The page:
It had been three weeks since Moayad Daraghmeh had surveyed his plots of land in the sprawling northern valley on the outskirts of Tubas, in the northern occupied West Bank.
He was in a hurry to get to his land, when Middle East Eye met him on a cold winter day in the pick-up truck of local activist Motaz Bisharat.
The last time Daraghmeh went to his land – 47 dunums (4.7 hectares) which he shares with four family members – he had planted the fields with wheat and bulgur.
In the three weeks since, a lot had happened. Israeli military forces had declared vast swathes of the valley closed military zones, and soon after that, Israeli Defence Minister Naftali Bennett had declared even more land, including Daraghmeh’s, as new Israeli national parks.
He was eager to check in, and make sure that nothing had happened to his newly planted fields.
But by the time he arrived, it was too late.
“Stop, stop! Right here,” Daraghmeh instructed to Bisharat, as the truck bounced up and down on the rugged pathway, passing a white and green marker, newly painted on a boulder to signify that the area was an Israeli nature reserve.
Daraghmeh cursed, as he pulled out his phone and began to take pictures of his newly planted field, now overrun with tractor marks.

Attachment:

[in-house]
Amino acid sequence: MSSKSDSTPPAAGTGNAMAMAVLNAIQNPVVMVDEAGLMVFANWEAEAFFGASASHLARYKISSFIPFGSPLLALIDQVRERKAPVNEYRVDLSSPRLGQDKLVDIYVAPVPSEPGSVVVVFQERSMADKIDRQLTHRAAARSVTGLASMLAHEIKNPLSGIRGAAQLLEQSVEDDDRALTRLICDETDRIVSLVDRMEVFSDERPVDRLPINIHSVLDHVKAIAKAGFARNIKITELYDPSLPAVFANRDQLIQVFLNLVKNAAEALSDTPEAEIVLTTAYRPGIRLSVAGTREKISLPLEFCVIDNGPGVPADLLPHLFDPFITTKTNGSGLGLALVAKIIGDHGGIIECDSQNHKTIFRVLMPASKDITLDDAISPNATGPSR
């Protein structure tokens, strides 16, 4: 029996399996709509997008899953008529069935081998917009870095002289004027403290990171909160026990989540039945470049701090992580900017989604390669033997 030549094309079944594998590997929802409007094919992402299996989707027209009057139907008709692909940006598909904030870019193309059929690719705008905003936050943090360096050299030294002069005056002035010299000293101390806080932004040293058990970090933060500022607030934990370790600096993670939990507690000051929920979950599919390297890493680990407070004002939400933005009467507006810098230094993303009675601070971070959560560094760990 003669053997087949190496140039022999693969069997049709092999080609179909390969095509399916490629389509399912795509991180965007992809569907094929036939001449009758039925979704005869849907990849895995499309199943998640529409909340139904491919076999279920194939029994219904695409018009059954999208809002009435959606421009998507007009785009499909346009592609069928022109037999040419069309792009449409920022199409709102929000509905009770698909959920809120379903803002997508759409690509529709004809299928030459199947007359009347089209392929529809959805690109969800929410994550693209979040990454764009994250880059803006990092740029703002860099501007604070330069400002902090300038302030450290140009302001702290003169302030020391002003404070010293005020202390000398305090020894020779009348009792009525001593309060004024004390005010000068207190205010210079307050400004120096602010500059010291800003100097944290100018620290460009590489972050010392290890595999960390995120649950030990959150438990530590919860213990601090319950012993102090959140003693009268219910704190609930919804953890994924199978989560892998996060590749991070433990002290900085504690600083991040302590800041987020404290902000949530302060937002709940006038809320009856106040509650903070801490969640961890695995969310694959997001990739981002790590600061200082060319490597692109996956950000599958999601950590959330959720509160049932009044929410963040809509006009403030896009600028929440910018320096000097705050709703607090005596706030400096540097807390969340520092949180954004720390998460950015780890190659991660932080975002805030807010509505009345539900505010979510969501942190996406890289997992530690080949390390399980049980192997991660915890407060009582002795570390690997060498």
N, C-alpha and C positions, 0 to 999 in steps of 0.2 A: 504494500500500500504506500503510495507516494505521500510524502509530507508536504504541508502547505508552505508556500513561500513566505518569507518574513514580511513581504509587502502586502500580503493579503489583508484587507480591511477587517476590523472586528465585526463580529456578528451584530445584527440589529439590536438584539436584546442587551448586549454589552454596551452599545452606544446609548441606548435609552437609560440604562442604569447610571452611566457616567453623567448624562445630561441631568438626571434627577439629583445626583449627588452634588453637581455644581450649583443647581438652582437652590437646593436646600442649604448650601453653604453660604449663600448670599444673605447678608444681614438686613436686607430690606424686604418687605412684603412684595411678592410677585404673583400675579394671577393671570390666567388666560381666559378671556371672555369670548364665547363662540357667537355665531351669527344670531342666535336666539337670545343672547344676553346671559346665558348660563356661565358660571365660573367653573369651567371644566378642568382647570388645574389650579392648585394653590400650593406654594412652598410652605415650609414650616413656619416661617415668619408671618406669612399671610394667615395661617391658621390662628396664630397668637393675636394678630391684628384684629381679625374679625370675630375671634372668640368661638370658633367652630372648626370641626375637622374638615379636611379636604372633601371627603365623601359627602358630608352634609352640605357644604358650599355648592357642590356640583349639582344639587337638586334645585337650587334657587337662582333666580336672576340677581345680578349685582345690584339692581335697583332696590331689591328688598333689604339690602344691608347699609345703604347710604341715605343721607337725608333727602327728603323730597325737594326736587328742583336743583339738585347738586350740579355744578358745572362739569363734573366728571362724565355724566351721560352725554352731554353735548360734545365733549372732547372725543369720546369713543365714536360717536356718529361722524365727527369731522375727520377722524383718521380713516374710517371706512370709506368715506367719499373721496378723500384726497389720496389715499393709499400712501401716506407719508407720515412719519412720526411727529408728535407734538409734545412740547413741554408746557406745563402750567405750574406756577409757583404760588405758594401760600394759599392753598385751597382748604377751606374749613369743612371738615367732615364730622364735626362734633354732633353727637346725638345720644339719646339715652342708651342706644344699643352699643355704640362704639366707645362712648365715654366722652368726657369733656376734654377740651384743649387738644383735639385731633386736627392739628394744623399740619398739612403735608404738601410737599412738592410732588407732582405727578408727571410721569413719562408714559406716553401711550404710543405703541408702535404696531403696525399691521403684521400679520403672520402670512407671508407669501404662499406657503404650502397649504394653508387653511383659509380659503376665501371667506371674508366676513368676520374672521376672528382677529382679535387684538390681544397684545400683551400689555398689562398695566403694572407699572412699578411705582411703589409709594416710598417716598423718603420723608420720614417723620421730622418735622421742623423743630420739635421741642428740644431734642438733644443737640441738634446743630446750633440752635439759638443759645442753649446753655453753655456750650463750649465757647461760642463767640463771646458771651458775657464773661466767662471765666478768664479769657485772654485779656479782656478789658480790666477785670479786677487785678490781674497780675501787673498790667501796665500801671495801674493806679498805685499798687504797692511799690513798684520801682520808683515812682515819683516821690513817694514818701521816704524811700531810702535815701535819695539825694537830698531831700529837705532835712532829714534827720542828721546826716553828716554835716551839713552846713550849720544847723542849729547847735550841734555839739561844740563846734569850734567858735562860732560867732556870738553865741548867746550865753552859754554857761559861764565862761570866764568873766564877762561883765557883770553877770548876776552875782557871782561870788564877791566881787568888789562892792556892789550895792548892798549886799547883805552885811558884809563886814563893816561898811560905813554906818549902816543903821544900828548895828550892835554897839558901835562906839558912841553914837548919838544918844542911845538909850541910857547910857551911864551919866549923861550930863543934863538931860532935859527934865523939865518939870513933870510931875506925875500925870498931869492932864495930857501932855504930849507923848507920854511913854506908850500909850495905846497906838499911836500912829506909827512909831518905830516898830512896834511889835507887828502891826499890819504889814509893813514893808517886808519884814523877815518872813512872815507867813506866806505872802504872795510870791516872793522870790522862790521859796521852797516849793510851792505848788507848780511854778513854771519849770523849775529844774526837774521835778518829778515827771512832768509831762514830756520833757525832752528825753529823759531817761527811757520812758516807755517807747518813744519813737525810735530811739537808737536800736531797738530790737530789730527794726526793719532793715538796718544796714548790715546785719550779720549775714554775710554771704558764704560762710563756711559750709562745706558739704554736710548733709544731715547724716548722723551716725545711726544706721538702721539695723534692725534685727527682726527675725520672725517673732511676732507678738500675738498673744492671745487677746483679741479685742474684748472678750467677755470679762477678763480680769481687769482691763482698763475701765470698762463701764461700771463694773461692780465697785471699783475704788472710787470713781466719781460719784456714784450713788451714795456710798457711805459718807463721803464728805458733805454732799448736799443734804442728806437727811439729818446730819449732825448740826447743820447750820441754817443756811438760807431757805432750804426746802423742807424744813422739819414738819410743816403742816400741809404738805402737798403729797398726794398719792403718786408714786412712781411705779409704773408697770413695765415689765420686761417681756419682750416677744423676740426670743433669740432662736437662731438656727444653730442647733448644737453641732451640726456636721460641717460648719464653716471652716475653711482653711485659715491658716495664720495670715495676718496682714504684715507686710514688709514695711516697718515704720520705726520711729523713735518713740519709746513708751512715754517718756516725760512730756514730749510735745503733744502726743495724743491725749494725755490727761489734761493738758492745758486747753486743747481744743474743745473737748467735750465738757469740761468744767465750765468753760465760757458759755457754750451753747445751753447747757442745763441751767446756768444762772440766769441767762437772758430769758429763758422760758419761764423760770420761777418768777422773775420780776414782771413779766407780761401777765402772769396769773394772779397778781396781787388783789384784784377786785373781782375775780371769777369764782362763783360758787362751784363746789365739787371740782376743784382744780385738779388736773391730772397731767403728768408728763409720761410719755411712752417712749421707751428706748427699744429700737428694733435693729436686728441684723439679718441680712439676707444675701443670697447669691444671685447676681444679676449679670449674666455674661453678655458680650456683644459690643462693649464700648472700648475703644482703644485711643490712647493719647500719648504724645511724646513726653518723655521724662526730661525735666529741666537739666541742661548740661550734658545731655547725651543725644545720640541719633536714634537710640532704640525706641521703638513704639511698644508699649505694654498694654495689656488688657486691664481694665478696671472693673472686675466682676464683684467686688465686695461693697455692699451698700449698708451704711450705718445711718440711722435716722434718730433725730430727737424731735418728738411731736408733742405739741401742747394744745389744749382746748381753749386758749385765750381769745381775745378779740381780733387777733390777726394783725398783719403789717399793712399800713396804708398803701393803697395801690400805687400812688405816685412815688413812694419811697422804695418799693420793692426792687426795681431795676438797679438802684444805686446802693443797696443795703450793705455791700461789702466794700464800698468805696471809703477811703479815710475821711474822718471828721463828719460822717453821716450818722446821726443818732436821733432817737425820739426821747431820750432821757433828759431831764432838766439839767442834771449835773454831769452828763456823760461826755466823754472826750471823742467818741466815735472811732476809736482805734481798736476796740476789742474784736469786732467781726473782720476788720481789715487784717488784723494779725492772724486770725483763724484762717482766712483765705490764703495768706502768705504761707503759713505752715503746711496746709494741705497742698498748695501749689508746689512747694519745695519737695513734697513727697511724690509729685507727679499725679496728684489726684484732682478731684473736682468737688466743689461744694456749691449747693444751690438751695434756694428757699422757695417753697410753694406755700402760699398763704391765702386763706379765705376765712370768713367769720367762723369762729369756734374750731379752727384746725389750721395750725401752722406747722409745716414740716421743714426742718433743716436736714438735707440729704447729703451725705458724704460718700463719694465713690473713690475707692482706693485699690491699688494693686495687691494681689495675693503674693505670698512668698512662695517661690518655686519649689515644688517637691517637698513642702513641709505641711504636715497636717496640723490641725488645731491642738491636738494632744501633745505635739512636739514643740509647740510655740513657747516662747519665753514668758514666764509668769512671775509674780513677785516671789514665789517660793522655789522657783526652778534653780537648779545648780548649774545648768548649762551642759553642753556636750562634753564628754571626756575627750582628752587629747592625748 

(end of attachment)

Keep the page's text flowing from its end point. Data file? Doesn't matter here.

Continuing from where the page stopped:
Breathless, Daraghmeh took off into the field and called to the others behind him. “Look, look! The leaves are turning yellow, you can see that he sprayed some sort of chemical to kill the crops.”
“I knew he had done something, I had a feeling,” he told MEE.
The culprit Daraghmeh referred to was a settler who he said had built a new illegal outpost last year on the hill nearby, and had been terrorising local Palestinians ever since.
“You see? The Israeli government comes and says these lands are closed zones, and ‘nature reserves’, and are therefore off limits to Palestinians,” he said, exasperated.
“But they let the settlers run free and destroy the land that they claim to be saving with their ‘reserves’,” he continued, as his shaking hands struggled to light his cigarette.
“We’ve lost everything now.”
All signs point to annexation
When Israeli defence minister Naftali Bennett announced last week that, for the first time since the Oslo Accords were signed in 1993, Israel would be establishing seven new nature reserves in the occupied West Bank, his decision was met with outrage from the Palestinians, but little surprise.